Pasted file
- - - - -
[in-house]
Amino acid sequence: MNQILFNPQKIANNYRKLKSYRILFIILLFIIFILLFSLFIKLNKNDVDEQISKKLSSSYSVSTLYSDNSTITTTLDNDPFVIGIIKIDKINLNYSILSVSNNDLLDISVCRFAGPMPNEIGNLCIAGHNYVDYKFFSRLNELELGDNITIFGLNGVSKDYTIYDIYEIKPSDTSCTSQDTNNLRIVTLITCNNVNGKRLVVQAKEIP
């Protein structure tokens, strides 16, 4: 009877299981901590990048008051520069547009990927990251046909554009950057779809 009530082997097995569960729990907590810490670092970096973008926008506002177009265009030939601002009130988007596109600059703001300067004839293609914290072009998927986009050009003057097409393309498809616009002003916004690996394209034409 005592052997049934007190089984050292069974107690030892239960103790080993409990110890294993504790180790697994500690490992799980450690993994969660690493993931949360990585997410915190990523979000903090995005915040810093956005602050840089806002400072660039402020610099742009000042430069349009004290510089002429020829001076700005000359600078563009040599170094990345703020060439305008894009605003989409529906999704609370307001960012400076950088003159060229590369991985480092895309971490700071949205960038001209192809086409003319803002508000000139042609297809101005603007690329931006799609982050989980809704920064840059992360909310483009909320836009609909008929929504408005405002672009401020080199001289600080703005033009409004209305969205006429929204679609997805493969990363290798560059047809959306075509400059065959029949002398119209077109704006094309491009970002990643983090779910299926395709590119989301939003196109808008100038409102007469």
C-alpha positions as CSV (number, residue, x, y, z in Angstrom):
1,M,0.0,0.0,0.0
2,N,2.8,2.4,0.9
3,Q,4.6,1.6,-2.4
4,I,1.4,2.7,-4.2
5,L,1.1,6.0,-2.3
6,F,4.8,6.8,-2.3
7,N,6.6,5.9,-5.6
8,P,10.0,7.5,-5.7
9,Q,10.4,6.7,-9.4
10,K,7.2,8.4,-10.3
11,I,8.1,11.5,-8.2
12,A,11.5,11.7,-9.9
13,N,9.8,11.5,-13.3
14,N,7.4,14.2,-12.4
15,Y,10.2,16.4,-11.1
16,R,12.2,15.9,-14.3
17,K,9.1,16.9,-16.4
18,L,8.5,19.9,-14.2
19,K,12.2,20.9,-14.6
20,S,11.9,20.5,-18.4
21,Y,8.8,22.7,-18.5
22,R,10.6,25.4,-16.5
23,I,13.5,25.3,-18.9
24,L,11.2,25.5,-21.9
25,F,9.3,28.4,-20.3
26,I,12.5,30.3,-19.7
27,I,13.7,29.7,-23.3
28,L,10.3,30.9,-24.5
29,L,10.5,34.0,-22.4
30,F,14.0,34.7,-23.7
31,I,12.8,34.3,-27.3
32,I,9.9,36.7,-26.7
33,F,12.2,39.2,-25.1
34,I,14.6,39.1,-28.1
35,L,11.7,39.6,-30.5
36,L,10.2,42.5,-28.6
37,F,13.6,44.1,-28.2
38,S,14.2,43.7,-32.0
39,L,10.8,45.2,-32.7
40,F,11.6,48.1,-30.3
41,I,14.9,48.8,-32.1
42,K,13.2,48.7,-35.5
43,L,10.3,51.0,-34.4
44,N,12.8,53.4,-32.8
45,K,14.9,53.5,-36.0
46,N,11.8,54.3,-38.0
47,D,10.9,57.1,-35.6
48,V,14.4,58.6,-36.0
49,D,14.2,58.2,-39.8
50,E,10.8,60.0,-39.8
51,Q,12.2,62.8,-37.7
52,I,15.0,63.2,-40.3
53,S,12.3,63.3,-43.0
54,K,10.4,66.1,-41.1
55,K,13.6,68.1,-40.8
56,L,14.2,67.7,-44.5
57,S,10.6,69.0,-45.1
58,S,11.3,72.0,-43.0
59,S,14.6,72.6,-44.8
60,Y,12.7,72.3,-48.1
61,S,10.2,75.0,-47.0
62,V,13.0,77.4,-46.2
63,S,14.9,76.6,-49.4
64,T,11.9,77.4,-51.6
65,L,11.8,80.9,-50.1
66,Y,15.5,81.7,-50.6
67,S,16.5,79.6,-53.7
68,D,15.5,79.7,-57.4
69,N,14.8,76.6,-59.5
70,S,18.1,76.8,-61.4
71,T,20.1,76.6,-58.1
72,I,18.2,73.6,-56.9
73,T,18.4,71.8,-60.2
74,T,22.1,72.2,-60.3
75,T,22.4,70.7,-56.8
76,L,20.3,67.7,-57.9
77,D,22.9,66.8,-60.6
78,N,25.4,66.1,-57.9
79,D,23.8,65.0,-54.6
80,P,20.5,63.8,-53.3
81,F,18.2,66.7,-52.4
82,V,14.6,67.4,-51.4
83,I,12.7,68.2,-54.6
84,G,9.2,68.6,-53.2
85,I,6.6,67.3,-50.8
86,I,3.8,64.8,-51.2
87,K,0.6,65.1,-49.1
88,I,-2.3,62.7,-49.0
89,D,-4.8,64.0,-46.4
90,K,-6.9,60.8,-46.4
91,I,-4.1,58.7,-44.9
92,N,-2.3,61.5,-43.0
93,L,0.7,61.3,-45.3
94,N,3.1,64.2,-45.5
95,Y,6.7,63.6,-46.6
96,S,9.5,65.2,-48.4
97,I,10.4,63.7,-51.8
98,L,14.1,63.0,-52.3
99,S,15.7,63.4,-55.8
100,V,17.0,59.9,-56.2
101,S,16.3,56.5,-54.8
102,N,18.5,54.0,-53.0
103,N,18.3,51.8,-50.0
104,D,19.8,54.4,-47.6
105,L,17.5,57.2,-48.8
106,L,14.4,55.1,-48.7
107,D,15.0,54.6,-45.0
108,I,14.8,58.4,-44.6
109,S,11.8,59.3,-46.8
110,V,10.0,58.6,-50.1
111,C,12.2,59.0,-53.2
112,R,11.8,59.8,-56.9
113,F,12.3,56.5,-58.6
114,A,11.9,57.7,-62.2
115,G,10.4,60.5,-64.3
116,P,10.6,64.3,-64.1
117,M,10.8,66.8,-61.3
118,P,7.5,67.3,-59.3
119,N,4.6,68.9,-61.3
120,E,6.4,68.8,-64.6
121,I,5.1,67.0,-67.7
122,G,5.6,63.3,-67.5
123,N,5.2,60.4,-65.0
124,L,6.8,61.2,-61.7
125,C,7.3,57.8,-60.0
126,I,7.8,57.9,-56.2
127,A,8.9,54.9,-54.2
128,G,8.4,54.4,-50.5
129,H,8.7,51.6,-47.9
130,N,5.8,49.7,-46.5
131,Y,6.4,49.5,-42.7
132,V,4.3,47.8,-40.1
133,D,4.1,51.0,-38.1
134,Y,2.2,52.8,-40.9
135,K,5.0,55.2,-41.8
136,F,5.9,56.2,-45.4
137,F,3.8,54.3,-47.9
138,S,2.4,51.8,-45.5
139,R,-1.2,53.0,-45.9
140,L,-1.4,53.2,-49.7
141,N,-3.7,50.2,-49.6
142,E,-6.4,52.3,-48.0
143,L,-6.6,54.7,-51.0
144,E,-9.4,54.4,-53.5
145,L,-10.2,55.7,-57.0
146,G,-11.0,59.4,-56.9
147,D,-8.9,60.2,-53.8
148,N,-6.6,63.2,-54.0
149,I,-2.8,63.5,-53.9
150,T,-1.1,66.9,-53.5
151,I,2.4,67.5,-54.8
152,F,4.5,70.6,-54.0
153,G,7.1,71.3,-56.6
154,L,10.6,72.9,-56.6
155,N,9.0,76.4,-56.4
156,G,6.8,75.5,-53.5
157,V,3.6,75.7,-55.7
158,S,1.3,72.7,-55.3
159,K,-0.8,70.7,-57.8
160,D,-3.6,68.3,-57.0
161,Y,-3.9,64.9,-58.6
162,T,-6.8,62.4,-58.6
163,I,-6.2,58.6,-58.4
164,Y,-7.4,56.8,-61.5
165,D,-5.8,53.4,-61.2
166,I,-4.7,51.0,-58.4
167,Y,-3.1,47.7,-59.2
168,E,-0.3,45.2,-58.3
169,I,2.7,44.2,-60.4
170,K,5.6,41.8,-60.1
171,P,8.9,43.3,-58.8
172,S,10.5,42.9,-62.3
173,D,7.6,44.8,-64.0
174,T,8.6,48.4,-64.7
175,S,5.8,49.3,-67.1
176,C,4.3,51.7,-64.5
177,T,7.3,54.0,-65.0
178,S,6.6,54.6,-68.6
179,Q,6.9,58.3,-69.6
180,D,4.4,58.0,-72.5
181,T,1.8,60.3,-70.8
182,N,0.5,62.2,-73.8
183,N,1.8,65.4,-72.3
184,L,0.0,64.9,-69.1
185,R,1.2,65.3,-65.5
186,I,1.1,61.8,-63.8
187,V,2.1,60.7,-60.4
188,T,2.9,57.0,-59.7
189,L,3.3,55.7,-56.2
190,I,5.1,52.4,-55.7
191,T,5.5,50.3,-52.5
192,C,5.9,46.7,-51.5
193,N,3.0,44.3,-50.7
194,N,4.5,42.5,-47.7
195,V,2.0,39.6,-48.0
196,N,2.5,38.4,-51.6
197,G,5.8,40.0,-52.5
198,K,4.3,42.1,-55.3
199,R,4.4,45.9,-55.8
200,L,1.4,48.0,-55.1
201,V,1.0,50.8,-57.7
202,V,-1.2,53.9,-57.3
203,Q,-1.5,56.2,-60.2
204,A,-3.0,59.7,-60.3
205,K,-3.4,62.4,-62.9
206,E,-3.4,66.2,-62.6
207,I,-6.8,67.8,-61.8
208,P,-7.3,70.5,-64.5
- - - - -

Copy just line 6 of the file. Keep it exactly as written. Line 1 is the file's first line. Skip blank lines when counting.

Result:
2,N,2.8,2.4,0.9